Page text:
“The attempt to create a life devoid of disappointment is the attempt to avoid the vulnerabilities that make the conversations of life real, moving, and life-like; it is the attempt to avoid our own necessary and merciful heartbreak. To be disappointed is to reassess our self and our inner world, and to be called to the larger foundational reality that lies beyond any false self we had only projected upon the outer world.”
It has been raining for about 48hrs straight here in Ottawa. Truthfully it’s the visitor I needed this weekend. I love October more than all of the months in a year. It is when the weather turns to the cooler side, the trees change their clothing and the sky becomes more moody and haunting. This time of year is the permission from the earth that I long for; to lay low, hermit a while, be with myself, my home, and the senses that make a life meaningful for me (candles, cooking, incense, fresh baked bread, instrumental music).
And then there is another visitor. One that we don’t often prepare for or look forward to; not even in the slightest – disappointment. Disappointment doesn’t knock at our door, it rushes in like a violent wind, uninvited and with conviction, and cleans house. It knocks over everything that isn’t sturdy, and breaks our hearts. We all know it. It has happened to all of us who are breathing. I have found that the more I open to the fragility and overwhelmingly beautiful essence of life, the more vulnerable I let myself be, the more disappointment has her chance to sweep in. That’s the terrible and remarkable gift of it all.
I have been thinking and sitting with my own disappointment lately. And underneath the pain and confusion, the very real heartache and injustice, if I lean in just a little further and deeper, there is something unbreakable down there. It’s like this small piece of gold, the size of a pebble even. Disappointment is the heat that melts that gold pebble down, allowing it to flow all throughout my entire body.
Disappointment is the invitation into transformation. I would never choose it. I don’t think any of us would. That is why she comes in like the wind, on her own terms and in her own wisdom. Don’t get me wrong – just because I believe this message of transformation wholeheartedly, there is a very real and honest part of me that hates it. And I think that is necessary. The raw honesty. The part of us that isn’t ready for the heat to melt down the pebble. And that is okay. That is allowed. It is a process and we wrestle, wail, wait and welcome when it is time.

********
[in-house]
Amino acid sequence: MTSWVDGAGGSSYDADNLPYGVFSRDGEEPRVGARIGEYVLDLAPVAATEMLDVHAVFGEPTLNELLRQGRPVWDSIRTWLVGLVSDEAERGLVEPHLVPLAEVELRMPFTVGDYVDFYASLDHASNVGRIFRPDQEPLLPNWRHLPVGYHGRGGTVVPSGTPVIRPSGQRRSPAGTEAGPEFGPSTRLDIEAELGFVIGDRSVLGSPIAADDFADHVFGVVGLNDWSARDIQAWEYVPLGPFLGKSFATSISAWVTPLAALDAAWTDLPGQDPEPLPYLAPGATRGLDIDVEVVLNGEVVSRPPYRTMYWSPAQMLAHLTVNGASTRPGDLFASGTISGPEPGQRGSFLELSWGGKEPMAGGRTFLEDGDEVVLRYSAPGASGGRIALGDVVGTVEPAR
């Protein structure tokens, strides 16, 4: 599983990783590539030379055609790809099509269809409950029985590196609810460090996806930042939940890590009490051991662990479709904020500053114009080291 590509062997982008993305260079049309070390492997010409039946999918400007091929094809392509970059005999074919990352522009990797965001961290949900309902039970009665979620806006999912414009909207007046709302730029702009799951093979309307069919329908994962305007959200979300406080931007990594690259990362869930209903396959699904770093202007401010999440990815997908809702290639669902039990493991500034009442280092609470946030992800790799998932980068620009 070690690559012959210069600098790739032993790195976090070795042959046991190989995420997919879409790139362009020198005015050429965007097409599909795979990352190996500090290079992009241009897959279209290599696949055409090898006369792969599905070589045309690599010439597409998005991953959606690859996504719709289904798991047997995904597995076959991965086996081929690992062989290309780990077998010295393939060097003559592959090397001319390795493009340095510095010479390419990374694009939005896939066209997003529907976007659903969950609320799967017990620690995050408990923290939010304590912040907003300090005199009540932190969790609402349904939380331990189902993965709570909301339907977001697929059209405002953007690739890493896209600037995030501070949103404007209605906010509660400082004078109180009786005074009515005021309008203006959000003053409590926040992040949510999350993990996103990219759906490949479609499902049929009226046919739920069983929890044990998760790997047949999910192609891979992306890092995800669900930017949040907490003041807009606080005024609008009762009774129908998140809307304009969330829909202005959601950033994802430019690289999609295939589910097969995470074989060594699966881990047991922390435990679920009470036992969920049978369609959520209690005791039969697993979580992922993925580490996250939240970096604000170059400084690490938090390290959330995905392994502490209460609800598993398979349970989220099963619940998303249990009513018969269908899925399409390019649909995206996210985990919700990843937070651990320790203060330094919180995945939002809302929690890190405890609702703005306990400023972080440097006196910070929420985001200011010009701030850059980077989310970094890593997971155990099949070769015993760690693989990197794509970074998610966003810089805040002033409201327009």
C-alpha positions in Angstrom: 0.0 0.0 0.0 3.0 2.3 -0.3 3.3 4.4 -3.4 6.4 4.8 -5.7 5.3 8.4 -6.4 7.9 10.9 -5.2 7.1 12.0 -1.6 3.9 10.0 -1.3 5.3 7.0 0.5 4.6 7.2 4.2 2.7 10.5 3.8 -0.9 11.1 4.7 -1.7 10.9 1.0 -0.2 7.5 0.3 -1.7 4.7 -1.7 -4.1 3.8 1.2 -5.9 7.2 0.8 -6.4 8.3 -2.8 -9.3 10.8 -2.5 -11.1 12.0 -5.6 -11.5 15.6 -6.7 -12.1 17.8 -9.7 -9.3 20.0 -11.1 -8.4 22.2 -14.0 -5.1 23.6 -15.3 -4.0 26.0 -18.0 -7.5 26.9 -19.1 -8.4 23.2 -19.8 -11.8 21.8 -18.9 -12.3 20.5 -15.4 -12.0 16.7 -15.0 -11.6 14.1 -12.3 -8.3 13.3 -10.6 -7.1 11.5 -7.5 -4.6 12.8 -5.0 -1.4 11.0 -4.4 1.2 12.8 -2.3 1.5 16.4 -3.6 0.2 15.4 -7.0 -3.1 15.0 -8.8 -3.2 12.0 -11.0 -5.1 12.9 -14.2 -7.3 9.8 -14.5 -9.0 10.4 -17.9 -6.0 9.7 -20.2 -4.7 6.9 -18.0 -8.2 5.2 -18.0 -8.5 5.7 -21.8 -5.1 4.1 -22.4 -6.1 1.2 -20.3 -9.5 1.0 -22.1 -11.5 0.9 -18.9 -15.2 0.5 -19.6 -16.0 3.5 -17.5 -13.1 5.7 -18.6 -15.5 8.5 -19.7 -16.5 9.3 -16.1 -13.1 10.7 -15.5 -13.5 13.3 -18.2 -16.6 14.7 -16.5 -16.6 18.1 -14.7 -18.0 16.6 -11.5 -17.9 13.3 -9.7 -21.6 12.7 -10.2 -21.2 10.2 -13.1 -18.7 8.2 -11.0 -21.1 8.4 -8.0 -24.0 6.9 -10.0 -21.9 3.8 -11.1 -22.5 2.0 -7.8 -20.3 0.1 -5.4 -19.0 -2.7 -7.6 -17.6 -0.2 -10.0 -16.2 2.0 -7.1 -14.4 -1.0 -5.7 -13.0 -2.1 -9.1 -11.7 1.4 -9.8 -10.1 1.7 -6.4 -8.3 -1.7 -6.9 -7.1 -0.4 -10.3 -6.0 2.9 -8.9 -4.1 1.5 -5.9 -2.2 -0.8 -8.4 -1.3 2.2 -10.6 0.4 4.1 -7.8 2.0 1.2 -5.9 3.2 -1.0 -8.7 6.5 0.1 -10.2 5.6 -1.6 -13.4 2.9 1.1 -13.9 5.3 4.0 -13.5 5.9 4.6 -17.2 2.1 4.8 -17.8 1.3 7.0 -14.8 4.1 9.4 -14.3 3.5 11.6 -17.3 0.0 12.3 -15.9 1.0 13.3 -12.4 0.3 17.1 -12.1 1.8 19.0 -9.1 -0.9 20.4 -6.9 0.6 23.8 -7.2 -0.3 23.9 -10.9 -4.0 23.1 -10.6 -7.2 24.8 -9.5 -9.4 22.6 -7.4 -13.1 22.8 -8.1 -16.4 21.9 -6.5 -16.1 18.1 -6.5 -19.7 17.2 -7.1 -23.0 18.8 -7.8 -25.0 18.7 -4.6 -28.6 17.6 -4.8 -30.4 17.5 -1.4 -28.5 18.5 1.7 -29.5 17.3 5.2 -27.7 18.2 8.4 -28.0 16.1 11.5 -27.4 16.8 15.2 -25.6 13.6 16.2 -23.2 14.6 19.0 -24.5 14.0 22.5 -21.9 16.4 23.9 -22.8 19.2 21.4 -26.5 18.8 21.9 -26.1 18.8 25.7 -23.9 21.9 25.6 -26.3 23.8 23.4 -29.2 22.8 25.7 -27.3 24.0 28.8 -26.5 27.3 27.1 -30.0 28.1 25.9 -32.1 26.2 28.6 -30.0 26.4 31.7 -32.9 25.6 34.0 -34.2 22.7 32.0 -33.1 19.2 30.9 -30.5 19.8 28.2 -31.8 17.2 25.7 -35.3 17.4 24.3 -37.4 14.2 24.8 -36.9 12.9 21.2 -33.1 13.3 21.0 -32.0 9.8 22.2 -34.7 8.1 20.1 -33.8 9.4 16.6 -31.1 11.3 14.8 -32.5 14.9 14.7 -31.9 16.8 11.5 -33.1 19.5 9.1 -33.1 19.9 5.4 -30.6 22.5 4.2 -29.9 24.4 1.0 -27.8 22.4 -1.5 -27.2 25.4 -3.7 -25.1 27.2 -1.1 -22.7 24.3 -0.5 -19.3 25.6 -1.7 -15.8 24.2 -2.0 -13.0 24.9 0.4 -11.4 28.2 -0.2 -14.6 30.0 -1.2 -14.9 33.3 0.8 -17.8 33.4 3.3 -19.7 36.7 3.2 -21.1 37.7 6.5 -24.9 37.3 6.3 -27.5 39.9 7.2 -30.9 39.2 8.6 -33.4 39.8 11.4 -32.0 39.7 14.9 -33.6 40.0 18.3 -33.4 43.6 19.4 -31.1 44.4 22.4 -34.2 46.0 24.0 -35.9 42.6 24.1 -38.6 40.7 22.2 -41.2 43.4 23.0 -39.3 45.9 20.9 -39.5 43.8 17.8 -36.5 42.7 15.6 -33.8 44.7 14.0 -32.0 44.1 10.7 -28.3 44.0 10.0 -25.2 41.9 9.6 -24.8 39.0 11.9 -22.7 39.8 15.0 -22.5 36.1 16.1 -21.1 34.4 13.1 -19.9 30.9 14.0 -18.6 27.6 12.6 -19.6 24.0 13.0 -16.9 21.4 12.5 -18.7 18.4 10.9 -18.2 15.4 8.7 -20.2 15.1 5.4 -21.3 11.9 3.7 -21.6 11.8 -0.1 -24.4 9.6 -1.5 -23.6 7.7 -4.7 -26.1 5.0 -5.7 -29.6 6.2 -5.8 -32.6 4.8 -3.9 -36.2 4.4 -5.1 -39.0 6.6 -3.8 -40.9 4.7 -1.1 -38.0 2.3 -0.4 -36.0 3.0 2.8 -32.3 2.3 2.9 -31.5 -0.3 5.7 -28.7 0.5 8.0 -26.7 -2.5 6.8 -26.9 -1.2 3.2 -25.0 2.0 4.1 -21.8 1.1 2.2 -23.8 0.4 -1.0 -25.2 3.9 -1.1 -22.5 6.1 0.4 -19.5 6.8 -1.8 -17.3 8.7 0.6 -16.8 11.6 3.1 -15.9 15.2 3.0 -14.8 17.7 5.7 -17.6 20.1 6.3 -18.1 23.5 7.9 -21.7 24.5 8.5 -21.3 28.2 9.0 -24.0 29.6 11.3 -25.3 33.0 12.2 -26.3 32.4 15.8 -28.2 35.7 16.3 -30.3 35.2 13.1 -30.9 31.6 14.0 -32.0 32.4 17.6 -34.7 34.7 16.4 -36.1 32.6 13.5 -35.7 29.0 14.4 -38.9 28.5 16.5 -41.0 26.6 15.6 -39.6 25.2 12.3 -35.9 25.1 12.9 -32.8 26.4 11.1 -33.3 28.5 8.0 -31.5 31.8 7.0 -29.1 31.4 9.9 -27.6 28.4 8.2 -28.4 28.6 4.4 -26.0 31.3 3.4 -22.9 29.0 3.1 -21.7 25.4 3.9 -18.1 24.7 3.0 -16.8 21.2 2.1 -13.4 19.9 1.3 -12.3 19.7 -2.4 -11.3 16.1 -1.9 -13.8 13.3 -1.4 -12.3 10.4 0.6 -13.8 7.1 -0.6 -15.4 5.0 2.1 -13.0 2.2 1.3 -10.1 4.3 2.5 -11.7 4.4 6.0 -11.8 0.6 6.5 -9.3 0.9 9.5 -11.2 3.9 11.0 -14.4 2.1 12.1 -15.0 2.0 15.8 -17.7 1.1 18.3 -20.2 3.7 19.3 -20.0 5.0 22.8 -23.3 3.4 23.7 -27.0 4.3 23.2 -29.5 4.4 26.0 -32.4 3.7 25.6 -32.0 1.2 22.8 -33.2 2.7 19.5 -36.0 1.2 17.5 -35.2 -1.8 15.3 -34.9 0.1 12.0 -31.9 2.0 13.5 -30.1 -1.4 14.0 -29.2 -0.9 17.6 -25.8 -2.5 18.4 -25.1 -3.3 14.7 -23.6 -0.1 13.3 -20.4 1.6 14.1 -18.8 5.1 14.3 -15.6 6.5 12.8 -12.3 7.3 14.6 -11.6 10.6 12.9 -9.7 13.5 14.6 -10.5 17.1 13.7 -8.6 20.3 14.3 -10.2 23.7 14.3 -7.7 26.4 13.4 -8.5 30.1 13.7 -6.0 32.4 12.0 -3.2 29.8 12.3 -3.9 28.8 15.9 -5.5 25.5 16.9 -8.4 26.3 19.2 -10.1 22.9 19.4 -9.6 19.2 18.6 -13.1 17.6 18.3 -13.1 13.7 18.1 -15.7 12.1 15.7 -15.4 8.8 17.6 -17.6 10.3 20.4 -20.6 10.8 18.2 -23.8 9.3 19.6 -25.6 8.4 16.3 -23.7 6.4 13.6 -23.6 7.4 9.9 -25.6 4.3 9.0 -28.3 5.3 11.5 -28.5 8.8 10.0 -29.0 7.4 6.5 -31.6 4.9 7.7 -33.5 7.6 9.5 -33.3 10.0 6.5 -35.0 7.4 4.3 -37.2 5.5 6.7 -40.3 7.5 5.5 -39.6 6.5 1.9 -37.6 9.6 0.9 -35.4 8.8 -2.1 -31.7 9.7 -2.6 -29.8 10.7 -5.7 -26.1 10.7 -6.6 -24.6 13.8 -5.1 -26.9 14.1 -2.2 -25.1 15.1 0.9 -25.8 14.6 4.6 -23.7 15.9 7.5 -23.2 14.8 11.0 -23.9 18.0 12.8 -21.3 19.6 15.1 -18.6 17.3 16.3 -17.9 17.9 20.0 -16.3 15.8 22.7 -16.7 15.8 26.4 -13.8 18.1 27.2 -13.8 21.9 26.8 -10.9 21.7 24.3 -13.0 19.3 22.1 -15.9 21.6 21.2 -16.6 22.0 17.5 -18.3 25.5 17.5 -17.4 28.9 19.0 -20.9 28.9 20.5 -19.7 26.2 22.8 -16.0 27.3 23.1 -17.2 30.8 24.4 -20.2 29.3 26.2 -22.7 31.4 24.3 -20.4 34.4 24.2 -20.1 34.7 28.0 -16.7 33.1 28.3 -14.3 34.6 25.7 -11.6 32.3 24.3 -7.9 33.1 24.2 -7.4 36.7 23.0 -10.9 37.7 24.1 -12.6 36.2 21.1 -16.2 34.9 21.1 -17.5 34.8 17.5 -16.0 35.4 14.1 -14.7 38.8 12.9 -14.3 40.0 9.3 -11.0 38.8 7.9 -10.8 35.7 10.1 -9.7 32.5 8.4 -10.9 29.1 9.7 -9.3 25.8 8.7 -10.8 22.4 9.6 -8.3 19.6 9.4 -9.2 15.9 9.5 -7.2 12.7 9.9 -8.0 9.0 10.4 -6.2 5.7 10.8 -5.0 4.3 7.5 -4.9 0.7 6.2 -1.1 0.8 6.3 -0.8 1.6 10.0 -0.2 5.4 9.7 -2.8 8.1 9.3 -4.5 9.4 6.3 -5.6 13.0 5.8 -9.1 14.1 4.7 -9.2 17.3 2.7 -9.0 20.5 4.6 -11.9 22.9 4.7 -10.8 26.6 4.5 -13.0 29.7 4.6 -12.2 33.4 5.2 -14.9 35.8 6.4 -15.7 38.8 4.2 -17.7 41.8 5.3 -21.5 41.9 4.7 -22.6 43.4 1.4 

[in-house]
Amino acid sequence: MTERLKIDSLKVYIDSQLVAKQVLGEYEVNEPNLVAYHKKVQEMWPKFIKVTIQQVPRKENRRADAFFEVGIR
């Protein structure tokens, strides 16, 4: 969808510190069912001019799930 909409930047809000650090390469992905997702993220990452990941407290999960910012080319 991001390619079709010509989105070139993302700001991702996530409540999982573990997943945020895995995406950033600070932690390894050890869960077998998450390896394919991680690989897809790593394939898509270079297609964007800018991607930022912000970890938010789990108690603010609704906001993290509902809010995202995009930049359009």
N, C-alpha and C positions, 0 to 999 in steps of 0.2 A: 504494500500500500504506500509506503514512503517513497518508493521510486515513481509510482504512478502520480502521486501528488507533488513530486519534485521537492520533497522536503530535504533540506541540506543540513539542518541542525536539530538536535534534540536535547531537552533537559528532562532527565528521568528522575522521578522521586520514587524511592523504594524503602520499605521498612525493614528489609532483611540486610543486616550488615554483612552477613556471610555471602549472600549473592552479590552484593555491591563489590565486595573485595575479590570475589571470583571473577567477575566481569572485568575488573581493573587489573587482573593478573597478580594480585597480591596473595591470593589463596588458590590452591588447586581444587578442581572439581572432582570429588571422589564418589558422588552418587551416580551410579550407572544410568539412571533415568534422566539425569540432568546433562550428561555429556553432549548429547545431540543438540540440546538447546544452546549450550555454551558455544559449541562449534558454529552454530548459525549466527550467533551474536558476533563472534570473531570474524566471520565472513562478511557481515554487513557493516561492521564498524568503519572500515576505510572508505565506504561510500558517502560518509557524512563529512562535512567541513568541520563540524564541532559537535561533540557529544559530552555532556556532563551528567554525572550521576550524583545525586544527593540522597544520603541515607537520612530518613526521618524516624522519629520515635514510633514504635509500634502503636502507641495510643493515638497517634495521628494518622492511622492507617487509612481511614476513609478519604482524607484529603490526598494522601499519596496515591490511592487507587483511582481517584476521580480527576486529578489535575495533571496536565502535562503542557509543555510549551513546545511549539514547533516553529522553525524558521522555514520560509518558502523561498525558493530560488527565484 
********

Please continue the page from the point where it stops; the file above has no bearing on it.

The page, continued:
As David Whyte continues to write,
“The measure of our courage is the measure of our willingness to embrace disappointment, to turn towards it rather than away, the understanding that every real conversation of life involves having our hearts broken somewhere along the way and that there is no sincere path we can follow where we will not be fully and immeasurably let down and brought to earth, and where what initially looks like a betrayal, eventually puts real ground under our feet.“
For me, the ground beneath my feet has asked me to dance upon it. My body has been nudging me for months (I would go as far to say years even) to dance. I am really only tuning into that more now. I have started listening, and dancing through disappointment and all the other varying emotions that come with that, has become a practice I didn’t know I needed. Our bodies speak to us. Our bodies contain all the parts of us, the emotional, rational, sexual, spiritual, all of it. When she speaks and nudges me, I have learnt and continue to learn, her wisdom carries me through.
When Disappointment comes howling through, can you slow down with it a bit and ask, What might this part of me need right now? What is this part wanting me to hear? Are there other parts trying to push her away and drown her out? Acknowledge them and come back to that aching part. What do they need? Be with this part. Even if it’s just your presence being with. See what happens. Feel into it and watch how it moves you.
“Disappointment is just the initial meeting with the frontier of an evolving life, an invitation to reality, which we expected to be one particular way and turns out to be another, often something more difficult, more overwhelming and strangely, in the end, more rewarding.”